Cross-Domain Post With Silverlight or Why I Hate Hackers

All I wanted was a nifty Silverlight demo of my company’s new .NET package rating API for the commercial print industry.  The main goal of the demo was to provide sample code that developers could look at to understand how easy it is to use.  To keep the sample code simple, I wanted the Silverlight application to call the API directly.  Should have been easy, right?  Well, it wasn’t mainly because the API does an HTTP post to a site in a different domain and Silverlight just doesn’t allow that.

I’m not going to regurgitate the various ways you can get around this limitation.  Just google search on “cross domain post silverlight” if you want technical details.  I settled on a proxy approach, which I implemented grumbling all the way.

Grumbling because it only has to be this annoying because hackers have developed a number of malicious ways to use cross-domain posts to do nasty things.  Again, I’ll spare you the details but you can follow the link if you really want them.  Suffice it to say that because some people find it amusing, profitable or fulfilling to lie, cheat and steal, you have to jump through hoops to post something to an outside domain from Silverlight.  It’s really the same reason I have to waste $20 per month on alarm monitoring for my home.  If a very few people did not suck, we would not have to lock our doors, we would not have to install annoying virus checking software on our computers and we could do cross-domain posts from Silverlight without requiring the domain we are calling to have some magic file that we require.

End rant.

First Impressions of Silverlight

I am in the process of putting together some demos for the shipping API my company has started marketing within the commercial print industry.  I decided to use Silverlight mainly to see if it really makes it easier to deliver a rich UI experience via a web browser on Mac and PC.  If I like it enough, I will probably use it for the administrative interface of our Connect Shipping product.  So far, I am moderately impressed.  Here are some random initial thoughts based on my experience so far:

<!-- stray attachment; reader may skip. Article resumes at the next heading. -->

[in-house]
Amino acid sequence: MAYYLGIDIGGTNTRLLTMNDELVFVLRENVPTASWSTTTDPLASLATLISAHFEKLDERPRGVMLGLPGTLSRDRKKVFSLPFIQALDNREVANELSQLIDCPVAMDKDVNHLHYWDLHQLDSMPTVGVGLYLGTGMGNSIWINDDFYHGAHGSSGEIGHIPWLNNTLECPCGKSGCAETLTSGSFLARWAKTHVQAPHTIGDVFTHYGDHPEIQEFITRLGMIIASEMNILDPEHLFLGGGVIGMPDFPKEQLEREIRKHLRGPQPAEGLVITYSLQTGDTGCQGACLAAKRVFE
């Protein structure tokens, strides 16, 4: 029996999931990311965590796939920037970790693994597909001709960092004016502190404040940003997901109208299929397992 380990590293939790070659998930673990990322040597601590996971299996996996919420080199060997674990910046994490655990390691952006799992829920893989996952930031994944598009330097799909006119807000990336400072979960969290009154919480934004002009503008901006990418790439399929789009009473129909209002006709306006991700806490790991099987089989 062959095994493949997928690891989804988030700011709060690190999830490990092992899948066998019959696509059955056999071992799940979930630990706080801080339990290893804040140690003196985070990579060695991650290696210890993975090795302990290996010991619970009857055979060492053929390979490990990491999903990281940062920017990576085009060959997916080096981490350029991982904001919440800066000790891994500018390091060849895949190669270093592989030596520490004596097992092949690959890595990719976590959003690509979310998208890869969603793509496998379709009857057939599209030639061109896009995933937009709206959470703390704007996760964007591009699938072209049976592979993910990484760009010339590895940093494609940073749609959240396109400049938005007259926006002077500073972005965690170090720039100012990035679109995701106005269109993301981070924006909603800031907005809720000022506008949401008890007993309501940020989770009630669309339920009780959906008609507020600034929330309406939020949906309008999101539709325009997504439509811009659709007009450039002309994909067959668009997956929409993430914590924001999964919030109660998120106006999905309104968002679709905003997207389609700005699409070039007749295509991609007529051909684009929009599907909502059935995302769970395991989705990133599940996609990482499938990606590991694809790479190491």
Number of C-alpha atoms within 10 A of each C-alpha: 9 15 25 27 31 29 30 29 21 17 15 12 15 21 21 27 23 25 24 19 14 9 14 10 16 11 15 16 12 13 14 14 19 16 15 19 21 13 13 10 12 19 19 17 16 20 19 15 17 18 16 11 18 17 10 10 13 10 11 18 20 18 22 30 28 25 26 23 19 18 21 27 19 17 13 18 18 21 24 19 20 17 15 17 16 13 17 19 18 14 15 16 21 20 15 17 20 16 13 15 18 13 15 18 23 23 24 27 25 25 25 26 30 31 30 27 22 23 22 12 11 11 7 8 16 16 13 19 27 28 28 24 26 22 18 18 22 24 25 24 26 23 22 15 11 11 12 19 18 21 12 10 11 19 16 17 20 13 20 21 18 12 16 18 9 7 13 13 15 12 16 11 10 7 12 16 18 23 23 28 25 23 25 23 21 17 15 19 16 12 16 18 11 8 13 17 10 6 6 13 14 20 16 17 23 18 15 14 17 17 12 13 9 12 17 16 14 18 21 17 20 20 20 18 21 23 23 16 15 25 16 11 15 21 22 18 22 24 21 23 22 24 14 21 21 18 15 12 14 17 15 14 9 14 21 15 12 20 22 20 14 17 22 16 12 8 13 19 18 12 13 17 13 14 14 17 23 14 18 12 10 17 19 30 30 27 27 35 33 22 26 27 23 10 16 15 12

• It’s too bad I have to make a Silverlight-specific version of the API DLL.  I know it would be easy to wrap in a web service, but I want the demo app to call the API directly.
  • Creating my Silverlight API DLL is not as bad as I thought it would be thanks to VS 2010 linked files and a couple bits of conditionally compiled code specific to Silverlight.
  • Caliburn Micro is a very nice lightweight open source MVVM library for Silverlight and WPF.  Works on the Windows 7 phone too.  The Soup to Nuts tutorial series is quite helpful.
  • Silverlight is sure sticky about the foreground thread.  You absolutely have to do your work in the background.
  • Too bad I can’t use log4net.  Yes, I know about Clog.
  • Silverlight’s HttpWebRequest only supports asynchronous methods.  I find this sort of annoying.  I realize I need to put this processing in the background, but I think using a BackgroundWorker to wrap a synchronous HttpWebRequest would be much simpler.
  • The Silverlight testing framework is pretty decent as long as you do not try to use it with Chrome.  It has nice support for testing my asynchronous API.  Too bad the asynchronous tests are not at all compatible with standard MSTest.
  • Although the visual designer for XAML in VS 2010 is decent, it is often easier to hand-edit the XAML.
  • Need to display source code with syntax highlighting.  Jeff Wilcox has put together a nice syntax highlighting text block that does what I need.